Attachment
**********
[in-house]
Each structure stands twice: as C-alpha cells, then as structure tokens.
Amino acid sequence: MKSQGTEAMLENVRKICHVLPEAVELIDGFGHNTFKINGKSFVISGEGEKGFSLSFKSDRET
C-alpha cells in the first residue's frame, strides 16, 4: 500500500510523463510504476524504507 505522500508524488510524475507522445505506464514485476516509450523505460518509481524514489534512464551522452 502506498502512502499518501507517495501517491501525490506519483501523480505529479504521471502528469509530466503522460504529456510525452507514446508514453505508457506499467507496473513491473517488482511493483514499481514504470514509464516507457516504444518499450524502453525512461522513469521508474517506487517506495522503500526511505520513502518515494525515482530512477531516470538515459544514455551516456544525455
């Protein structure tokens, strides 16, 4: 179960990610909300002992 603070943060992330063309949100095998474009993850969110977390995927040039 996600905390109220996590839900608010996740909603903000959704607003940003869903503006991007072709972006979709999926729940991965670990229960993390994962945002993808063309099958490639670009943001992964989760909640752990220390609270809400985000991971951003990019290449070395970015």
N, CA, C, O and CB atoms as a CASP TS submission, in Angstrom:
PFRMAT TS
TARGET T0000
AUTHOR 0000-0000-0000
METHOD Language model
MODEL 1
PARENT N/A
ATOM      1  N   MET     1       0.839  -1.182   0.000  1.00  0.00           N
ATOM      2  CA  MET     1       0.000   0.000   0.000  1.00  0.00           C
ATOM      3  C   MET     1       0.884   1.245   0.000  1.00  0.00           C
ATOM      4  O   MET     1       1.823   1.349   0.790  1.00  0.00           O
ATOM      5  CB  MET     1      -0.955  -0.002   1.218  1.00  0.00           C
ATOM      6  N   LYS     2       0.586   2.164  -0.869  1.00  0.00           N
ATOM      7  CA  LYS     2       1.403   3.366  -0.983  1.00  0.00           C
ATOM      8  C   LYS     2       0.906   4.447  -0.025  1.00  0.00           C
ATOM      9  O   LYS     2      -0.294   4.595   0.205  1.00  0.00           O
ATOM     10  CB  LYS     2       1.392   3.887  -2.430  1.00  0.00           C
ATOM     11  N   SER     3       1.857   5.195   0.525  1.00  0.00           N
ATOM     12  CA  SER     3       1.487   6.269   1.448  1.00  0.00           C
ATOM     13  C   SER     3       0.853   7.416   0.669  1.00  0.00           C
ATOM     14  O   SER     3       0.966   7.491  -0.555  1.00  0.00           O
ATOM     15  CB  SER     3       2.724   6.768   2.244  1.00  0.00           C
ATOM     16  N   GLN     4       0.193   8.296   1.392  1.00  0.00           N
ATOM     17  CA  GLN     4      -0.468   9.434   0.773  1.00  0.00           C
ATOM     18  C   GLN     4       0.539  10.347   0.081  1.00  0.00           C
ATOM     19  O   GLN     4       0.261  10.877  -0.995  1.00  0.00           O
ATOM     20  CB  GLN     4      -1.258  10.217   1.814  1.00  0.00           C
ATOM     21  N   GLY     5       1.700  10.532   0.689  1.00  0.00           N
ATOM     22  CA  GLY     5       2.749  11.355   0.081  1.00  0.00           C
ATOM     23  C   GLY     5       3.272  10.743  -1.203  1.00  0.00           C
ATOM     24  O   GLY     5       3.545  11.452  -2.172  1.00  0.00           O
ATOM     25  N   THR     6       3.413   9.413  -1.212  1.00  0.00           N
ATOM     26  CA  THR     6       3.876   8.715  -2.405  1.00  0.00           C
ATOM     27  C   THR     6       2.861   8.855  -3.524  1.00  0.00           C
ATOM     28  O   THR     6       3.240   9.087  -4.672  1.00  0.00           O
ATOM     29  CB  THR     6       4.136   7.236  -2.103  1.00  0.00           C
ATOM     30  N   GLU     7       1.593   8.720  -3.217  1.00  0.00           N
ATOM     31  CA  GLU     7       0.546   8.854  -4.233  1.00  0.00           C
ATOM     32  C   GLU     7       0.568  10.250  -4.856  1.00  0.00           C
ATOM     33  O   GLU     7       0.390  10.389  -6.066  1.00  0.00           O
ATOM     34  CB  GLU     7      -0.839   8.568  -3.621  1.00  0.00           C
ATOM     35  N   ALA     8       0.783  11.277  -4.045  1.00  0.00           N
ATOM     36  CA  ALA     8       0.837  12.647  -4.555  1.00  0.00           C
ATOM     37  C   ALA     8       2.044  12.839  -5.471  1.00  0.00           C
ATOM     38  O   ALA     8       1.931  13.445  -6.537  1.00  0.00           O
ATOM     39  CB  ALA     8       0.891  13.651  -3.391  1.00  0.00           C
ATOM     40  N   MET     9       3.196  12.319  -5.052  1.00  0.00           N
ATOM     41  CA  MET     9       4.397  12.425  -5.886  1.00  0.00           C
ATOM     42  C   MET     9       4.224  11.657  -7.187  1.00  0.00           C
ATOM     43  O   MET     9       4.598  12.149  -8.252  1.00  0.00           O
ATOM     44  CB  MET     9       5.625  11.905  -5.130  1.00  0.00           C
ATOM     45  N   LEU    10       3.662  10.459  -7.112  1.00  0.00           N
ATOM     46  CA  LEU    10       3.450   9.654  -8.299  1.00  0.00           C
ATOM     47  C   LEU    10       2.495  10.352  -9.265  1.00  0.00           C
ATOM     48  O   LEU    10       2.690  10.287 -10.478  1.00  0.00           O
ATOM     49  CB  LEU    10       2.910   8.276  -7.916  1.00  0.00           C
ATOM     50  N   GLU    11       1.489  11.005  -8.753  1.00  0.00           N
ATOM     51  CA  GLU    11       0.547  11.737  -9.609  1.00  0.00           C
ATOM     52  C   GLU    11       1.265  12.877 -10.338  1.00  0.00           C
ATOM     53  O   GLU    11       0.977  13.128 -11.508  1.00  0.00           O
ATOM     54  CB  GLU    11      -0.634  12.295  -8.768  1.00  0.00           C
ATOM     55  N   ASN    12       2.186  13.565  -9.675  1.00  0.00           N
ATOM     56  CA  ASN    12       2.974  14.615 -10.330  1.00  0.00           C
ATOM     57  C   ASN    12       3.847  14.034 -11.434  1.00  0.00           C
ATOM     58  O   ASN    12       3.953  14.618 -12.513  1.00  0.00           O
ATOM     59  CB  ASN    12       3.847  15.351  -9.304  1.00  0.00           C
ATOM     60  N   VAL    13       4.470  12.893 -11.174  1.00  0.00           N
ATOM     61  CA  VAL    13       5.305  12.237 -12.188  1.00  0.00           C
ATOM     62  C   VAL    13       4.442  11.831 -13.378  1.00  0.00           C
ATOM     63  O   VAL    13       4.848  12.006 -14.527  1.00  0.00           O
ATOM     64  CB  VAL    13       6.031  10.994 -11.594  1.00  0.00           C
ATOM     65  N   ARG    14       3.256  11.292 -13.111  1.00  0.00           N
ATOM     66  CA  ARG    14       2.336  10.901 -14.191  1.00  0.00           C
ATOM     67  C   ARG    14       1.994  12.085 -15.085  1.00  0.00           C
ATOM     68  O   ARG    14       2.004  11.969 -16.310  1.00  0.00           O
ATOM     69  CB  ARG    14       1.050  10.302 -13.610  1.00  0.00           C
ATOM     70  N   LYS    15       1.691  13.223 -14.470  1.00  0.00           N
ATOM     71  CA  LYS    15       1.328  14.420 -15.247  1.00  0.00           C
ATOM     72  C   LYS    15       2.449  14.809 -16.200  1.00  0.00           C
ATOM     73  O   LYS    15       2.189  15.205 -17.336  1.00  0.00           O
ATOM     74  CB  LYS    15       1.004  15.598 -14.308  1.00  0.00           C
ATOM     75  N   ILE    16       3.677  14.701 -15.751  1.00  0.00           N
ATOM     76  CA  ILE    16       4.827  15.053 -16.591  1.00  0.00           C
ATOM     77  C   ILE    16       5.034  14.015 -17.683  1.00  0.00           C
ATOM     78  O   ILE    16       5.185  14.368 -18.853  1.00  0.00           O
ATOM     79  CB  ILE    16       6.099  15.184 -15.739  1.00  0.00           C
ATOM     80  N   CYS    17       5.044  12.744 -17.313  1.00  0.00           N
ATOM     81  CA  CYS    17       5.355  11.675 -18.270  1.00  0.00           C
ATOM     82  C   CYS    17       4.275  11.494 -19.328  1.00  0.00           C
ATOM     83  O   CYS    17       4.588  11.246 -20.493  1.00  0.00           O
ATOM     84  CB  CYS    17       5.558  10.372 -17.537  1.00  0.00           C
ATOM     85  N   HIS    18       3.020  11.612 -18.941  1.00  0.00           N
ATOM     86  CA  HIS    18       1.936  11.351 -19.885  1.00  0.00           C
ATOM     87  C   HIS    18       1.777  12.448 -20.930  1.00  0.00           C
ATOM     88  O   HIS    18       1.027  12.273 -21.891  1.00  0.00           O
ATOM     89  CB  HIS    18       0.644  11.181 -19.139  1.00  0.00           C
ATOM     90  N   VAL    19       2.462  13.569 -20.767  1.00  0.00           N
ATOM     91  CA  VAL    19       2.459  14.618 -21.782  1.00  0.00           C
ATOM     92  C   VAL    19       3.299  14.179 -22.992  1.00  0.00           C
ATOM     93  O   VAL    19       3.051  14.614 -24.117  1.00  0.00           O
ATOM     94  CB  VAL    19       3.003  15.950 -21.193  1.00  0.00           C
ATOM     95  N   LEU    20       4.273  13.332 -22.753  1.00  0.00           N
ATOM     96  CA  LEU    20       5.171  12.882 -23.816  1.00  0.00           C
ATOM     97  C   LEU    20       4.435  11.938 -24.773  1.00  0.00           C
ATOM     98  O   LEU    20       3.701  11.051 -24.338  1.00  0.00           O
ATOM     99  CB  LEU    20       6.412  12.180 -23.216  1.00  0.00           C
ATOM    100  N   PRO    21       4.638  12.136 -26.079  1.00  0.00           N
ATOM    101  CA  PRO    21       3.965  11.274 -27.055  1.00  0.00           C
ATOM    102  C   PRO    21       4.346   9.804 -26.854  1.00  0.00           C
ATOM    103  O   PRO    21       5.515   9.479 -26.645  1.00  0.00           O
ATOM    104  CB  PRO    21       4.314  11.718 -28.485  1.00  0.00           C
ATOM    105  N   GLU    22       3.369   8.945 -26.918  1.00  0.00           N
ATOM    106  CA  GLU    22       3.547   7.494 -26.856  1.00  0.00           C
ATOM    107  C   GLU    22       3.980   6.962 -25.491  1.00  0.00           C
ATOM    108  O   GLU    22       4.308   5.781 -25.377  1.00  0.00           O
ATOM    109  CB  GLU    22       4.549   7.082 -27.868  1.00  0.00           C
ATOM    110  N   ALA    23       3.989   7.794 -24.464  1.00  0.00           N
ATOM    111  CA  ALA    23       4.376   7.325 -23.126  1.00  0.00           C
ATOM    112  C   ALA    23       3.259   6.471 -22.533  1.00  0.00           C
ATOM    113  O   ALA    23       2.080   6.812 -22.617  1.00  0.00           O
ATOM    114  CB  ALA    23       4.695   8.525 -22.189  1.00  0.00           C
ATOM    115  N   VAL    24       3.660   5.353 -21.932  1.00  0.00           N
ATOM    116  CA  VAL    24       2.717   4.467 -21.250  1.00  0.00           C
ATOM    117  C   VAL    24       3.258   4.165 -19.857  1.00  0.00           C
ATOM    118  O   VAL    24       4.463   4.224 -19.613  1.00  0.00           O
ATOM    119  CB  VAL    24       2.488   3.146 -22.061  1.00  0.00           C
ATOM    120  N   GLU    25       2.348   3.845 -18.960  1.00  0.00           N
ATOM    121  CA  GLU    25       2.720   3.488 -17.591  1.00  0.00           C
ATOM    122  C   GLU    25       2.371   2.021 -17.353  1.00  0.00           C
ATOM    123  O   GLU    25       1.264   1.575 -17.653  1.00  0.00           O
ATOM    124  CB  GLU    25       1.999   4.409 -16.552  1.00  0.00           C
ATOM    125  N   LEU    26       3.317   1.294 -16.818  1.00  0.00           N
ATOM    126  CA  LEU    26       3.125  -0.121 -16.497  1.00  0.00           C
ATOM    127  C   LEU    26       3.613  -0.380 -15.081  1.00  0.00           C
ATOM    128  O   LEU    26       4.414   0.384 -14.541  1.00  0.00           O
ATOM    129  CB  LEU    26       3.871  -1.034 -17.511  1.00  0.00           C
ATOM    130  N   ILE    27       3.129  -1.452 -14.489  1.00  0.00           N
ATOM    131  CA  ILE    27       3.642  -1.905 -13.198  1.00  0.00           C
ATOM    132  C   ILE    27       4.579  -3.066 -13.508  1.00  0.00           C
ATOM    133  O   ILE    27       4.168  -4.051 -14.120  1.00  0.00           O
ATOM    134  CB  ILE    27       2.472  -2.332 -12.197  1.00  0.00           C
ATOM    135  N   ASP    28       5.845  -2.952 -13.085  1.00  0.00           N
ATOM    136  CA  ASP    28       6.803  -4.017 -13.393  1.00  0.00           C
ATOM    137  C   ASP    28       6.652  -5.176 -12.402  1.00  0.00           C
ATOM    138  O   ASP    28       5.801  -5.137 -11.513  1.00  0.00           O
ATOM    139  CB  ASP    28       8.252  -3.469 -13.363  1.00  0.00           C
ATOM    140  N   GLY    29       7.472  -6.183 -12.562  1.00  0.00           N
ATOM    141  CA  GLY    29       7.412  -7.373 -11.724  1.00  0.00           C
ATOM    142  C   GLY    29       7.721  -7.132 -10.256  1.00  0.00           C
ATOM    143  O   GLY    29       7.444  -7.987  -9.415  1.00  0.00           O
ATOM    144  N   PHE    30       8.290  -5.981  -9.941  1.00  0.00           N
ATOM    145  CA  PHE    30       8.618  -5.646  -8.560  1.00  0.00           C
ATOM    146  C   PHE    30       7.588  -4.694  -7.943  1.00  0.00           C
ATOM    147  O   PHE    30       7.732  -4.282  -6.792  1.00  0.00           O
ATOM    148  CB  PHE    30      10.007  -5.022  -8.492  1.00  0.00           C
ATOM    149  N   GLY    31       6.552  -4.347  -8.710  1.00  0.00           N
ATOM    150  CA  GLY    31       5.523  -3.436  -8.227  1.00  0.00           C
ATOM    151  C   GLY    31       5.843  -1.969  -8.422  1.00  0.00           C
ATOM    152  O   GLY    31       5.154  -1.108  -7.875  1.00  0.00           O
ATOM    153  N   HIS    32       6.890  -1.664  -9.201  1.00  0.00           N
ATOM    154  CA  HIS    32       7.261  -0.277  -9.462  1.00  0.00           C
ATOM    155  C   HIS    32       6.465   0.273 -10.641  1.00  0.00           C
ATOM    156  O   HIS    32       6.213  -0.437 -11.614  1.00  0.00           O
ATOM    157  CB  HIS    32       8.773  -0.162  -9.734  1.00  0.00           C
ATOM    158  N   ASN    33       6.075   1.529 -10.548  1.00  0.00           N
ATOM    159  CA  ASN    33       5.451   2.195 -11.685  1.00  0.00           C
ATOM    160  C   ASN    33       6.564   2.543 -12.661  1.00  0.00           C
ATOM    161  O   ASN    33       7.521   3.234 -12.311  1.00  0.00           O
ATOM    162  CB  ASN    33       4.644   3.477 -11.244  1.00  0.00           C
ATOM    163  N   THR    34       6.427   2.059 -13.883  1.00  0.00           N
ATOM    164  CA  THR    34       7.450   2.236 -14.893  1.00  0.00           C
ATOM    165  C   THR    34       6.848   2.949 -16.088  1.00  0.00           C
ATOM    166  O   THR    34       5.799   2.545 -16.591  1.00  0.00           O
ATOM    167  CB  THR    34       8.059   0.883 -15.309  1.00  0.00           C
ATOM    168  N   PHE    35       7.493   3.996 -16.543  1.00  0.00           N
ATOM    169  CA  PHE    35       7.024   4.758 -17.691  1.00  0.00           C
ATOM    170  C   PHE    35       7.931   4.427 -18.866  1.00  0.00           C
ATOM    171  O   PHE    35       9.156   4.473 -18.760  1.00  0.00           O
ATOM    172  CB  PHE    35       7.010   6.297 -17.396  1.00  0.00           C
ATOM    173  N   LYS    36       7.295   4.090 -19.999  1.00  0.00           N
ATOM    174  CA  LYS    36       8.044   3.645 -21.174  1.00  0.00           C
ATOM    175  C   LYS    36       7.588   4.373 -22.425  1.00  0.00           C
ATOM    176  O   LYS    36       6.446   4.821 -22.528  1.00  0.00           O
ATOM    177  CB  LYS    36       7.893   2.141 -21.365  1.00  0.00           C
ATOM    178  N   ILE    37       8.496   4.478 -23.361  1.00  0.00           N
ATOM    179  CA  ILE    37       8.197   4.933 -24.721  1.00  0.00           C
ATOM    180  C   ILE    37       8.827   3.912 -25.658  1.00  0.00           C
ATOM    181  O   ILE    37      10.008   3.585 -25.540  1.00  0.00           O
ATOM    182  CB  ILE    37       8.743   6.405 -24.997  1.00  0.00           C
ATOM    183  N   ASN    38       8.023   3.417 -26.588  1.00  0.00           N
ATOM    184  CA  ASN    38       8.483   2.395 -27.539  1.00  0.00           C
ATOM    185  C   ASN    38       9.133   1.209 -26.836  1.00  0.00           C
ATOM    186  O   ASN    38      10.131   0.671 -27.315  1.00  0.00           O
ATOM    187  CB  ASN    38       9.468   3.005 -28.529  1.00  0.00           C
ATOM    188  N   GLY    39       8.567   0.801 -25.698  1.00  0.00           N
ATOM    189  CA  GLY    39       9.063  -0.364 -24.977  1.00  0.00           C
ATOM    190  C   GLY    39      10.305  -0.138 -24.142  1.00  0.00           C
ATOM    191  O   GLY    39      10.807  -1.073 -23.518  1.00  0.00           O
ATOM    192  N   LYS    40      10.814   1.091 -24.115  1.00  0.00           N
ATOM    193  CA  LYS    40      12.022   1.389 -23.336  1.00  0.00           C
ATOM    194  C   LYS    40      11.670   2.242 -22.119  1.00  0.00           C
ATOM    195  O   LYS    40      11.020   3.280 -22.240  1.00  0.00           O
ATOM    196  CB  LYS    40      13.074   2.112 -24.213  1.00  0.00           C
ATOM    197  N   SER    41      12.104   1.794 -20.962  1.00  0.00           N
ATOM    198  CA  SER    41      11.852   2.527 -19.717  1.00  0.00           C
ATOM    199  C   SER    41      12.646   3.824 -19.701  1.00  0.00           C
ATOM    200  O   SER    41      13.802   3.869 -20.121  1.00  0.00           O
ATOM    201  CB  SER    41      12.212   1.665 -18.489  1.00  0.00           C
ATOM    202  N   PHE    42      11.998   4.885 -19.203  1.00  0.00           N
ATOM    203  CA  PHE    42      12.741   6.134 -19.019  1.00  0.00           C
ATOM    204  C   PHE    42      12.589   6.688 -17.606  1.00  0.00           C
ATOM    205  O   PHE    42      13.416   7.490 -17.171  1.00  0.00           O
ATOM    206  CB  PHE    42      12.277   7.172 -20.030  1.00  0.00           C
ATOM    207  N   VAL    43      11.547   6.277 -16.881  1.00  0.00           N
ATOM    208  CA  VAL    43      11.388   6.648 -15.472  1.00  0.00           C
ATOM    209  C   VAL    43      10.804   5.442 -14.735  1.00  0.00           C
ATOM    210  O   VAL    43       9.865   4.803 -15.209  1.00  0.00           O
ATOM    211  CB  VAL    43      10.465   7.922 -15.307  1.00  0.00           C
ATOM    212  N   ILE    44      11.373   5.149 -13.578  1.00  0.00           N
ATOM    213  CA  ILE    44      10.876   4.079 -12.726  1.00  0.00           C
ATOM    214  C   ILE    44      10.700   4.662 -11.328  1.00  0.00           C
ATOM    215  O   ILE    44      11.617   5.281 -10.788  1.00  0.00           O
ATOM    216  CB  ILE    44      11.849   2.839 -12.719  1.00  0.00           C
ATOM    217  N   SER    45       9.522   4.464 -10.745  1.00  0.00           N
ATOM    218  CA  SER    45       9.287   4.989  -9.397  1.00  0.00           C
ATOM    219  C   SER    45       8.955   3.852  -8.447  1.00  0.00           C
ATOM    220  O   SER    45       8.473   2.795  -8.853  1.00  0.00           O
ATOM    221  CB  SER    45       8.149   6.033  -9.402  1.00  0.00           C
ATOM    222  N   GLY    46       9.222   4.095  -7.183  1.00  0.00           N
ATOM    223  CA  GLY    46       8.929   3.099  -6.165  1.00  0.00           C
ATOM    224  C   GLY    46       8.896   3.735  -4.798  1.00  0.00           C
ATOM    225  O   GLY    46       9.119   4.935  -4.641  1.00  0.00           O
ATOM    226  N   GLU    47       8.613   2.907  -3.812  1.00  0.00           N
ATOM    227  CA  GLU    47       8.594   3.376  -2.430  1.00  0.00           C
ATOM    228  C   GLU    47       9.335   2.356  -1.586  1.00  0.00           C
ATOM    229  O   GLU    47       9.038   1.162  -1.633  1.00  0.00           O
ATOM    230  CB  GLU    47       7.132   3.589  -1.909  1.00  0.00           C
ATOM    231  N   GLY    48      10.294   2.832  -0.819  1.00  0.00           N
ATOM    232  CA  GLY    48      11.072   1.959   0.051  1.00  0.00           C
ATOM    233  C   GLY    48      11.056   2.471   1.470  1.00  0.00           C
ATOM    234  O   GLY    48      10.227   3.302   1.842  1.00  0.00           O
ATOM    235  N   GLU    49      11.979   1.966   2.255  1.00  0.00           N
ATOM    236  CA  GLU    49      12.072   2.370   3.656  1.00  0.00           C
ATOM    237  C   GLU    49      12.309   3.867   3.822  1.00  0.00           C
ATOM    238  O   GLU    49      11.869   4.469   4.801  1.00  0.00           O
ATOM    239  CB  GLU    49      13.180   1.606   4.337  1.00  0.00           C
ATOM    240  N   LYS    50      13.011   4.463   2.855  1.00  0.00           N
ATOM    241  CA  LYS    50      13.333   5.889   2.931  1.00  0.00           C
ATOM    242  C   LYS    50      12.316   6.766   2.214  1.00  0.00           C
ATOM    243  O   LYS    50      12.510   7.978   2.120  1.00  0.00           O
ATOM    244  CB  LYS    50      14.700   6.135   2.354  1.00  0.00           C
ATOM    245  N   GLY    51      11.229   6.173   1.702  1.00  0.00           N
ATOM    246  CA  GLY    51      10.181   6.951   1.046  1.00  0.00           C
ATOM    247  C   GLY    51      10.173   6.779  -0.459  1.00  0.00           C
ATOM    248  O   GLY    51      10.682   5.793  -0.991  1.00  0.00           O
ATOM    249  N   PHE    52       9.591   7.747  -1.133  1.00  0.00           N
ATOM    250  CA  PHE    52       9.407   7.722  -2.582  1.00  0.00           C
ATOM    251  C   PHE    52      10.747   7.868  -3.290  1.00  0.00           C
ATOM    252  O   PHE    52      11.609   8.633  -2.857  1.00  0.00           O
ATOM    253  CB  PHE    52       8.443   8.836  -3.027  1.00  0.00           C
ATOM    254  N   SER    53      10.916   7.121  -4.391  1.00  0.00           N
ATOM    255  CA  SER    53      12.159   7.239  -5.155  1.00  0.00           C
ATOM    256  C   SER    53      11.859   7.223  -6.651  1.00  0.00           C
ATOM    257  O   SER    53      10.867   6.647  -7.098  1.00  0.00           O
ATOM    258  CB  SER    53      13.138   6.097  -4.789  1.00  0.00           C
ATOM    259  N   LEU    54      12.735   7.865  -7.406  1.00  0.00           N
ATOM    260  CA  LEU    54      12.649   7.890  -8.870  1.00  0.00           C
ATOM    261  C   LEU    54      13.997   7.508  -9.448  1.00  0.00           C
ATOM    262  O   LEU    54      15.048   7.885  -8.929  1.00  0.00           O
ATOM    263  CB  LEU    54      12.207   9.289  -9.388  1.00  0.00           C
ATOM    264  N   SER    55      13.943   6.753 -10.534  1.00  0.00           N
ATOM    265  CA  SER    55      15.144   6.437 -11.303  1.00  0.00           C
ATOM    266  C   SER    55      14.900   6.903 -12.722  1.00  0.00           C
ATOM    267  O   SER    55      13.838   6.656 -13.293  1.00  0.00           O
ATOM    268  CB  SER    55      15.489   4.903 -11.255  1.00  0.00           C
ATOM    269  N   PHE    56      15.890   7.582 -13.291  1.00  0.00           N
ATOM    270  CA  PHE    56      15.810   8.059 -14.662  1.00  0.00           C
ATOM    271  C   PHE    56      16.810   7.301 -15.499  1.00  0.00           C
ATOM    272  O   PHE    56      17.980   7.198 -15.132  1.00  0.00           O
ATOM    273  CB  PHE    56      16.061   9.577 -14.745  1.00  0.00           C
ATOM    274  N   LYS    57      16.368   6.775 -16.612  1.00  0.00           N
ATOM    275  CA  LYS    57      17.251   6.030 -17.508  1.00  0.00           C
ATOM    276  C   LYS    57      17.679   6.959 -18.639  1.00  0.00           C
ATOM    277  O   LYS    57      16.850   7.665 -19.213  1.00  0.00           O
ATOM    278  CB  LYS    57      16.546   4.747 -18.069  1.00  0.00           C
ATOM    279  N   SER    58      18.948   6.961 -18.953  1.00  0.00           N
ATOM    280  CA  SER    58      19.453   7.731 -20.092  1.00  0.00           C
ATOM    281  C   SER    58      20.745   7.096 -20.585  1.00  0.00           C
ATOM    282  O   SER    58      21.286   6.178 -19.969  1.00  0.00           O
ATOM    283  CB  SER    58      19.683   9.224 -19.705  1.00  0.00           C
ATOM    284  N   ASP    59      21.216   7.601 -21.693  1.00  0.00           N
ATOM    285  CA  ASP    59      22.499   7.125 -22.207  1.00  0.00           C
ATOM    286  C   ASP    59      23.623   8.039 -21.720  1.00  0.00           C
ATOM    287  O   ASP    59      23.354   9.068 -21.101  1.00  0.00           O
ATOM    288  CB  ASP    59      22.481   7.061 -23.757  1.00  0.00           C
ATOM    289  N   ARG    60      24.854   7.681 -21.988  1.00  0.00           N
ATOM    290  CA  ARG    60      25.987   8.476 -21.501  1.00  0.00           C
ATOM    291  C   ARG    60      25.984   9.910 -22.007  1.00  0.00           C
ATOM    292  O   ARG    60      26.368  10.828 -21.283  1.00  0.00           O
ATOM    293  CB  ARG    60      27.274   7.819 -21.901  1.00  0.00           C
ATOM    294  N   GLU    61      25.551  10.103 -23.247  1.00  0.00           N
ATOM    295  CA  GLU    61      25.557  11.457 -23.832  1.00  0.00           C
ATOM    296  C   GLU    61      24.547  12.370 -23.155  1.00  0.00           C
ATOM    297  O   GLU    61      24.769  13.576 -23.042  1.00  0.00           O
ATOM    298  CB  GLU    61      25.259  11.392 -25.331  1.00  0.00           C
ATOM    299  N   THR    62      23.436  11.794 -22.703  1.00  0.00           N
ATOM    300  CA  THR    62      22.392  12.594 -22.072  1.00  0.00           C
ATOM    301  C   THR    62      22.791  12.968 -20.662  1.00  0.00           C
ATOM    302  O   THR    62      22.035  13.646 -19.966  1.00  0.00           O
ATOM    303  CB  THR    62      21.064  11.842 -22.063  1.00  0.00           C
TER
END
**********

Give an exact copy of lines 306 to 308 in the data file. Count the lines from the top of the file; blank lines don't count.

ATOM    294  N   GLU    61      25.551  10.103 -23.247  1.00  0.00           N
ATOM    295  CA  GLU    61      25.557  11.457 -23.832  1.00  0.00           C
ATOM    296  C   GLU    61      24.547  12.370 -23.155  1.00  0.00           C